The authority may request additional information. The manufacturer or importer should try to describe the components as accurately as possible and indicate the origin of CBD – where it was extracted from.
OGYEI confirms that hemp foods with “a higher amount” of CBD fall under Regulation 2015/2283 on novel food. However, the paper does not specify what is considered to be “a higher amount”. Referring to “hemp association data”, it says that naturally occurring CBD in hemp seed oil can reach a maximum of 25 mg/kg and everything above this content is considered enriched and cannot be legally marketed as food. This is a very low CBD content, which in practice means that all edibles with more than 0.0025% CBD have to obtain novel food authorisation before they are placed on the market.
In 2018, the European Commission requested information from EU member states about the use of other hemp parts (leaves, flowers, extracts of different plant parts etc) prior to 15th May 1997. If it is proven that food from other hemp parts was legally placed on the market, the list of novel foods will be updated.
All cosmetic products placed on the EU market must comply with the Cosmetic Regulation No. EC 1223/2009, which prohibits the use of cannabis flowers and fruiting tops from which the resin has not been extracted.
The ban is a consequence of the Single convention on narcotic drugs, Annex II no. 306, according to which cannabis is defined as the flowering or fruiting tops of the cannabis plant (excluding the seeds and leaves when not accompanied by the tops) from which the resin has not been extracted.
The EU CosIng – Inventory of Ingredients lists cannabidiol under restricted substances, referring to the same schedule, which is why it is possible that CBD extracted from flowers and fruiting tops cannot be commercialised in Hungary.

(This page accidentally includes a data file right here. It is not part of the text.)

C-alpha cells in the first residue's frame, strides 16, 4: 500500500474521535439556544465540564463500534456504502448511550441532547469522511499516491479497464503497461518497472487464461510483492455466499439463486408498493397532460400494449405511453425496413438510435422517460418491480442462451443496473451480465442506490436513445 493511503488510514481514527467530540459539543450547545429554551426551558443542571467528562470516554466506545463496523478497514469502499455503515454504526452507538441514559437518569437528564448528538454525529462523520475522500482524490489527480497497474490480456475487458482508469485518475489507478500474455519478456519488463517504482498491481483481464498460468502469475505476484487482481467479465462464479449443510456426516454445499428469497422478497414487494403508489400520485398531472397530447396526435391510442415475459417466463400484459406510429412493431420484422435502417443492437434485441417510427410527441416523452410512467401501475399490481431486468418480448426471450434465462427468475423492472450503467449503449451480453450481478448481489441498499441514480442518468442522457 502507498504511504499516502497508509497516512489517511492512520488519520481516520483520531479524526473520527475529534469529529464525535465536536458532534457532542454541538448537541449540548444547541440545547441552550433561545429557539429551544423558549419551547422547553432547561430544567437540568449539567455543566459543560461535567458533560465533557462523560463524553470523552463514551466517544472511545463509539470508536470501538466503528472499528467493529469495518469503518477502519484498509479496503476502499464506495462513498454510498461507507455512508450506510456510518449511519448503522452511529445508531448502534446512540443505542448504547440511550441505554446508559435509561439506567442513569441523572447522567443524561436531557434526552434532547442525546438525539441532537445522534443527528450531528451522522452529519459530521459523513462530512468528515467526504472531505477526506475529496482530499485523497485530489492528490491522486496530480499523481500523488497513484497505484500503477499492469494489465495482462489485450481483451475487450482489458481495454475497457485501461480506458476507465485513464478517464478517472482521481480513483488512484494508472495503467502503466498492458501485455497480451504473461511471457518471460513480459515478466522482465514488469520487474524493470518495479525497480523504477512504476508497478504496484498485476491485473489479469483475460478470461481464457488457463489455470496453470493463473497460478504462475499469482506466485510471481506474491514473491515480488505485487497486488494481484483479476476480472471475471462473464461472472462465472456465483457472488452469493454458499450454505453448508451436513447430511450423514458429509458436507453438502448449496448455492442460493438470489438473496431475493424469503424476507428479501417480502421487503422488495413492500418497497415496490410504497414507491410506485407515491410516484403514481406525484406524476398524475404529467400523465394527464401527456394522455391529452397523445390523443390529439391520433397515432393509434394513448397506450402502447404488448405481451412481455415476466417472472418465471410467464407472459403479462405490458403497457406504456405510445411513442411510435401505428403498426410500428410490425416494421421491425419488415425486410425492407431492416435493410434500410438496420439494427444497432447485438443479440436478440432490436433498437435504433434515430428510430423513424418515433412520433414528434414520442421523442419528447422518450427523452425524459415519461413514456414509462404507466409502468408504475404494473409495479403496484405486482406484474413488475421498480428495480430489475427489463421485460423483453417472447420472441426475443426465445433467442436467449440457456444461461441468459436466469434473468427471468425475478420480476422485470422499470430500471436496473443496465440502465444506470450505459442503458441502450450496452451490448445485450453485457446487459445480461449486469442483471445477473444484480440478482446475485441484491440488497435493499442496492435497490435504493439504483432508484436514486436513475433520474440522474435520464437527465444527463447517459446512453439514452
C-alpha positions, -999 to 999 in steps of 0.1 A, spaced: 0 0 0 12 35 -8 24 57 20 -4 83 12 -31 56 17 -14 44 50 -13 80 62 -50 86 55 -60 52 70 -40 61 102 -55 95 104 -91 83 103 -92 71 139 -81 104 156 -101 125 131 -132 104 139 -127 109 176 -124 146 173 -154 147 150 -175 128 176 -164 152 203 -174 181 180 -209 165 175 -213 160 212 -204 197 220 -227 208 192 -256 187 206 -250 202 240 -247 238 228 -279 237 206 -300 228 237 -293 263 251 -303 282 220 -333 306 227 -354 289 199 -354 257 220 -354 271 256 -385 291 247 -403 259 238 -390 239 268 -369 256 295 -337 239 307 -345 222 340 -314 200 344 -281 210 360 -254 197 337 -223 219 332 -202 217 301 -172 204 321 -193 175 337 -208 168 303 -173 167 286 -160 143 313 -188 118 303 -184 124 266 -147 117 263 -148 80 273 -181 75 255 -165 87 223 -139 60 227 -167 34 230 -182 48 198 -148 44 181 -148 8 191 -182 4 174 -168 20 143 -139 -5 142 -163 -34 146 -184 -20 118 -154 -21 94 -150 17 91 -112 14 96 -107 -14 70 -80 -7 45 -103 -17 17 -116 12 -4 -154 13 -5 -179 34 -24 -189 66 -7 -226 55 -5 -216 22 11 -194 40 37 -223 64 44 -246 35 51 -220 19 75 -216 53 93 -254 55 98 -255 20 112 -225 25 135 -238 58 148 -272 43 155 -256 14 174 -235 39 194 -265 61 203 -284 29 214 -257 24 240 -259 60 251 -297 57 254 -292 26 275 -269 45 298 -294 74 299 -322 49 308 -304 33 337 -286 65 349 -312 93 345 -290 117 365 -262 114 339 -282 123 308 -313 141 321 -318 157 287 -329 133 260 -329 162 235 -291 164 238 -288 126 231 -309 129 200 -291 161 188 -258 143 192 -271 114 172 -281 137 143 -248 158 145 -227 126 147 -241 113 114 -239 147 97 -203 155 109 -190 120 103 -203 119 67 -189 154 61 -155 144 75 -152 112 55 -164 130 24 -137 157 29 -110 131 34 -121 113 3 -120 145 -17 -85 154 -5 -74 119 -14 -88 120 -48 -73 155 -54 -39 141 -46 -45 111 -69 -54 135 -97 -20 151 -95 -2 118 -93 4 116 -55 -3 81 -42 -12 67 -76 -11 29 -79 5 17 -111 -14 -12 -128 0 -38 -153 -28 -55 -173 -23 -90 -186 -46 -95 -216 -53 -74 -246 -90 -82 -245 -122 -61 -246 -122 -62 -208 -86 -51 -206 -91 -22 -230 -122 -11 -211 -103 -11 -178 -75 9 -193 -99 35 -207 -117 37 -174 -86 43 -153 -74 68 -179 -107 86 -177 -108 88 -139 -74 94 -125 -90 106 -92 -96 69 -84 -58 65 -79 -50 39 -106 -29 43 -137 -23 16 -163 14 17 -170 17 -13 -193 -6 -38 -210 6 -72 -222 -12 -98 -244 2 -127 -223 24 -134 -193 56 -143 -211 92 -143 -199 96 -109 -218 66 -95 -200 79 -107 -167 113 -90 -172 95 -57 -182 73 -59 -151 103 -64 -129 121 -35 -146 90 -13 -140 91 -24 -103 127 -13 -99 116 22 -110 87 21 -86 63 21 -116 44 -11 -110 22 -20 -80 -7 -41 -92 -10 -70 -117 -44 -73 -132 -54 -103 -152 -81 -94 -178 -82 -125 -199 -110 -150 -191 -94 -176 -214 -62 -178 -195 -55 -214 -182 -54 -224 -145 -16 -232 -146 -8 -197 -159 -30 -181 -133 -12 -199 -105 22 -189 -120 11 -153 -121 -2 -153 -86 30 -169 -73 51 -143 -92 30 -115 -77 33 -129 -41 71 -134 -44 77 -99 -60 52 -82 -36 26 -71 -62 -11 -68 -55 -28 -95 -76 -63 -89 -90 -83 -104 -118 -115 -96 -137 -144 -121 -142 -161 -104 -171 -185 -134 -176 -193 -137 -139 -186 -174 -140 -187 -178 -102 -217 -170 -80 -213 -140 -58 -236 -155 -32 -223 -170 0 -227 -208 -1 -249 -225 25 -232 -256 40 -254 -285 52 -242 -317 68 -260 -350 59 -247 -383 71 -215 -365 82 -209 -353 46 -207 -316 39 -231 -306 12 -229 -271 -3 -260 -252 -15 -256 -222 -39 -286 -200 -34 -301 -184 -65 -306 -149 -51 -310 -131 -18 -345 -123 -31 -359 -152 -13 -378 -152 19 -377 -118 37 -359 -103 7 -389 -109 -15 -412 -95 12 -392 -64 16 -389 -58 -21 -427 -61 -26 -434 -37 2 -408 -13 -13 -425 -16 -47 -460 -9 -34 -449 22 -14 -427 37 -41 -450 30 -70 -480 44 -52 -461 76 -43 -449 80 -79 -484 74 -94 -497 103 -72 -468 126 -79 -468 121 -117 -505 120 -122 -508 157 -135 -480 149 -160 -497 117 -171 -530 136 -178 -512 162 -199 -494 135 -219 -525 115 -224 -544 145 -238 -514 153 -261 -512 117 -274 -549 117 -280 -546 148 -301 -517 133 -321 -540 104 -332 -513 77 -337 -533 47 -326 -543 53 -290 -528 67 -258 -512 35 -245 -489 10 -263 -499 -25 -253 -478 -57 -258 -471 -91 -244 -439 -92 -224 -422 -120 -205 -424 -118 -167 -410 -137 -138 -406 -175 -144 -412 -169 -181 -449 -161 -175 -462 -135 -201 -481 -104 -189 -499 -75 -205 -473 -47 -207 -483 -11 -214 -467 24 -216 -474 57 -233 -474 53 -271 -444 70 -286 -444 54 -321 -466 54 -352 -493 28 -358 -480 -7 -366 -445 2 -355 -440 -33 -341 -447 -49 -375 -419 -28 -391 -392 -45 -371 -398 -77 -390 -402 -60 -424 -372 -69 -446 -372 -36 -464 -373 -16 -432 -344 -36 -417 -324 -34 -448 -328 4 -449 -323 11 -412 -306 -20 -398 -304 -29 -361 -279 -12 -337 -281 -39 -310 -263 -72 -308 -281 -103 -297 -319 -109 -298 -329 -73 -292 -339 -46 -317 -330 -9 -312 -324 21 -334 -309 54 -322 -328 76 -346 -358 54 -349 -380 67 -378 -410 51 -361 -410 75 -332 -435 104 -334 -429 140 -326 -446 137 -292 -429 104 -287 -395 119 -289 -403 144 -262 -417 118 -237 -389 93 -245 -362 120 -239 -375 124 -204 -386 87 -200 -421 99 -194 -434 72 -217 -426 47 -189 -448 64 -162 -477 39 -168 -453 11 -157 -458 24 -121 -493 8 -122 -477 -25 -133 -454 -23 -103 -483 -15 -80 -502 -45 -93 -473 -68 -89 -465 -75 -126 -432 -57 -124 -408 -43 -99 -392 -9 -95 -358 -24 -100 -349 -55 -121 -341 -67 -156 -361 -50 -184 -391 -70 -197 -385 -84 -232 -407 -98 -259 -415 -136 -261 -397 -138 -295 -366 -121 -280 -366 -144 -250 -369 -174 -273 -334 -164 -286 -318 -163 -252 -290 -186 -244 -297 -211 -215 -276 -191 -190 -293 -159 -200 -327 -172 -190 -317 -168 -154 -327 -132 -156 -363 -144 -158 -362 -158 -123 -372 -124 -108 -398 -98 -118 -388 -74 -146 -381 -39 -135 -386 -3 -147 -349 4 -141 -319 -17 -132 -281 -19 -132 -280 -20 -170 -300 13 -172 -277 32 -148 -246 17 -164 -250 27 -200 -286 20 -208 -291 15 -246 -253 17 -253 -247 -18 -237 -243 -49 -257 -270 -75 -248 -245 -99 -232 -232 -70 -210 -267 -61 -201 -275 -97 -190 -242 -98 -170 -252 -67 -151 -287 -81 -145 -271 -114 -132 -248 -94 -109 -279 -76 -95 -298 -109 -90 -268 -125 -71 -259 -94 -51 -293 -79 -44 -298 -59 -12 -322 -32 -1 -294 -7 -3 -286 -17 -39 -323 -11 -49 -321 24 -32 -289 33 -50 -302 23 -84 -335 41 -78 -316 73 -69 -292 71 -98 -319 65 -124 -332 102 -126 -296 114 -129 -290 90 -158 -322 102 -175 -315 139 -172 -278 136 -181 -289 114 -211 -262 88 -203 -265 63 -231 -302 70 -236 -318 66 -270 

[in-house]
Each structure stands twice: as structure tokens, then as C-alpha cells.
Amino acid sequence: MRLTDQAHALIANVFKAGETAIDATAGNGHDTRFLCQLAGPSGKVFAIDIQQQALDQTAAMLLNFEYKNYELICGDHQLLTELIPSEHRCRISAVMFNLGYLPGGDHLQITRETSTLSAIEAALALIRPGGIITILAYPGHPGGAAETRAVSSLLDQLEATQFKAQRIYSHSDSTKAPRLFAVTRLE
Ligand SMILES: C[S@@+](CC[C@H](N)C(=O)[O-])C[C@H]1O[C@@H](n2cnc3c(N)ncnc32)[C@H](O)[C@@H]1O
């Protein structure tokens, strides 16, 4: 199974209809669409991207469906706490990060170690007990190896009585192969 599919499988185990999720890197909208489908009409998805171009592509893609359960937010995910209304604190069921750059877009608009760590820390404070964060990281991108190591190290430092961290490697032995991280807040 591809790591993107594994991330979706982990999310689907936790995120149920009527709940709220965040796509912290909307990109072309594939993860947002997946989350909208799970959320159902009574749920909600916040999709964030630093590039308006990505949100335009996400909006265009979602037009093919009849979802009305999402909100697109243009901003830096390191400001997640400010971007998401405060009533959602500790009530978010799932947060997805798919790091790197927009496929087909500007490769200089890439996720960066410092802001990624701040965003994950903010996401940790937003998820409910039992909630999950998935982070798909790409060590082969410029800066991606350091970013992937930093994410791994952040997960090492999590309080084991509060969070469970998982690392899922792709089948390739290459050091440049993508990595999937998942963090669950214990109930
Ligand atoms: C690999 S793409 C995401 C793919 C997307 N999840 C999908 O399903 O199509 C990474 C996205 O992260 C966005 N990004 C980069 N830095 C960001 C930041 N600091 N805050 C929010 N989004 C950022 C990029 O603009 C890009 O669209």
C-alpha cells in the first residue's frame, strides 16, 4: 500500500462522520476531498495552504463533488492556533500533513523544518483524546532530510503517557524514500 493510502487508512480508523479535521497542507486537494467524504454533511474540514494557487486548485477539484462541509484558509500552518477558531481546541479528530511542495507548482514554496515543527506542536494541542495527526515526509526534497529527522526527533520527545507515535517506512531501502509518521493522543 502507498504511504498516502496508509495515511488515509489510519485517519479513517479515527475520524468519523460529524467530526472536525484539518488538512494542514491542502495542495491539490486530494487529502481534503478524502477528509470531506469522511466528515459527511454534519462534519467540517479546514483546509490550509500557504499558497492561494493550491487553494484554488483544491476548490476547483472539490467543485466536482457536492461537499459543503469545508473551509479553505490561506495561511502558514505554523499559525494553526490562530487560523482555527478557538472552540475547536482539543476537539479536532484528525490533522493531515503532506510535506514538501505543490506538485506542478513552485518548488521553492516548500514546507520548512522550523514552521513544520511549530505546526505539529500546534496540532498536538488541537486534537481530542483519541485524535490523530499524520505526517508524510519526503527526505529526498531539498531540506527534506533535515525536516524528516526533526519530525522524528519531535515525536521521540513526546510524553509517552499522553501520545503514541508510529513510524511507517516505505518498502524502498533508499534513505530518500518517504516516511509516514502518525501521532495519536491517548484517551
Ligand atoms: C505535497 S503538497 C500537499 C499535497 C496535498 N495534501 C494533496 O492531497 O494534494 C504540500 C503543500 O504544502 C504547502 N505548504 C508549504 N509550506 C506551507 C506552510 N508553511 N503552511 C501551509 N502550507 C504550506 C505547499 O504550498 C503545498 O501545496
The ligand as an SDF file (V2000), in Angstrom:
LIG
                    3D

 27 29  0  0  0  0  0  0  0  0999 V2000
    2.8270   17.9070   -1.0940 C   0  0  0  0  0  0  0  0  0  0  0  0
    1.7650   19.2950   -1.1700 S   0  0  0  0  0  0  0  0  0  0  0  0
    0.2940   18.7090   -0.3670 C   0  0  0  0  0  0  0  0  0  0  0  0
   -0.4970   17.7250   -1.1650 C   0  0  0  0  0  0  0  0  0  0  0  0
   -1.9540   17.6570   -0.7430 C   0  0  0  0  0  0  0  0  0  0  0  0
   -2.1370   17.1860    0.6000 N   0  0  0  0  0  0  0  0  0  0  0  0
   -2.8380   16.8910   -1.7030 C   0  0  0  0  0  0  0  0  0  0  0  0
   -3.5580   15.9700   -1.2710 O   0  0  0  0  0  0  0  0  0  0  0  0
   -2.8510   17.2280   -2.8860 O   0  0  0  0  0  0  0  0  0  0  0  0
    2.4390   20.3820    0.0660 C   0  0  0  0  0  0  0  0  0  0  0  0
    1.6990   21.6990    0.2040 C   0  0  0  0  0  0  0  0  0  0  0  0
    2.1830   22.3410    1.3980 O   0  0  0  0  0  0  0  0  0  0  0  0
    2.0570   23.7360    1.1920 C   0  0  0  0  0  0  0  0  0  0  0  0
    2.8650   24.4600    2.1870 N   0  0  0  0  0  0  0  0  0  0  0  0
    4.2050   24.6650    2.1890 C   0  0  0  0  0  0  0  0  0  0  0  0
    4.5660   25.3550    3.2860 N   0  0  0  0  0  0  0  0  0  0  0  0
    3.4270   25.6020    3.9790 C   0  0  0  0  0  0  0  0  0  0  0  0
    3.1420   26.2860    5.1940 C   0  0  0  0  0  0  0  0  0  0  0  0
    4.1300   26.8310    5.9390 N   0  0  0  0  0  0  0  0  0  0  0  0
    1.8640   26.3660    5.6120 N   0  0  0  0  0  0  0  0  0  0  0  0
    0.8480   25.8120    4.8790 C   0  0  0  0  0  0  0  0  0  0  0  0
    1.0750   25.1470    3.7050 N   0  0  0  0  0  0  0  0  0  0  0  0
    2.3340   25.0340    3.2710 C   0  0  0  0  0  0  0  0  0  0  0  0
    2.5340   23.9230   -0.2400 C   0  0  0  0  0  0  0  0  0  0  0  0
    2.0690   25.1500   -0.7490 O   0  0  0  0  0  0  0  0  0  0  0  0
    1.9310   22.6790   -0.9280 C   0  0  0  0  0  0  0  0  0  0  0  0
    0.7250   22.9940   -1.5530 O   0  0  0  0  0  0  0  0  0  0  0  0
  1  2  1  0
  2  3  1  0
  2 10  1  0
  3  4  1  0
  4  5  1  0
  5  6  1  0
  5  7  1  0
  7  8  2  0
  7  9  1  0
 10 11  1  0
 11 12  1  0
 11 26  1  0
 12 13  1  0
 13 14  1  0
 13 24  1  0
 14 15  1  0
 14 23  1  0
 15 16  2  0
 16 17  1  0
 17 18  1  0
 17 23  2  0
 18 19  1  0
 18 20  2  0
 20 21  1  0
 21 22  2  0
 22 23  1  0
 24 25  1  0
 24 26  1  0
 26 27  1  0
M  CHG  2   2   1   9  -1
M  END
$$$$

All cosmetic products must be registered online free-of-charge through the EC Cosmetic Products Notification Portal (CPNP). The act of registration does not mean that the product is compliant or safe. There is no need for a separate national registration of the product.
The OGYEI paper states that safe content of THC from hemp seed in cosmetics is less than 5-10 ppm.
The Cosmetics Act gives OGYEI authority over cosmetic products on the market, while enforcement is carried out by the district office for public health and consumer protection authority.
According to the TNRSG (Tobacco and Nonsmoker Protection Act), vegetable smoking products are subject to the statutory reporting and labelling obligations. Before a product is placed on the market or the composition of a product changes, all ingredients must be reported to the BMASGK.
It is imperative to comply with the THC value regulated in the Narcotic Drugs Act, which must not exceed the limit of 0.3% (the substance that is prohibited under the Narcotic Drugs Act and has the intoxicating known effect). In the context of tobacco law, this value must also be interpreted as meaning that the THC content is only considered to be lower if the THC content does not exceed 0.3% even after conversion of THCa into THC in the course of the combustion process.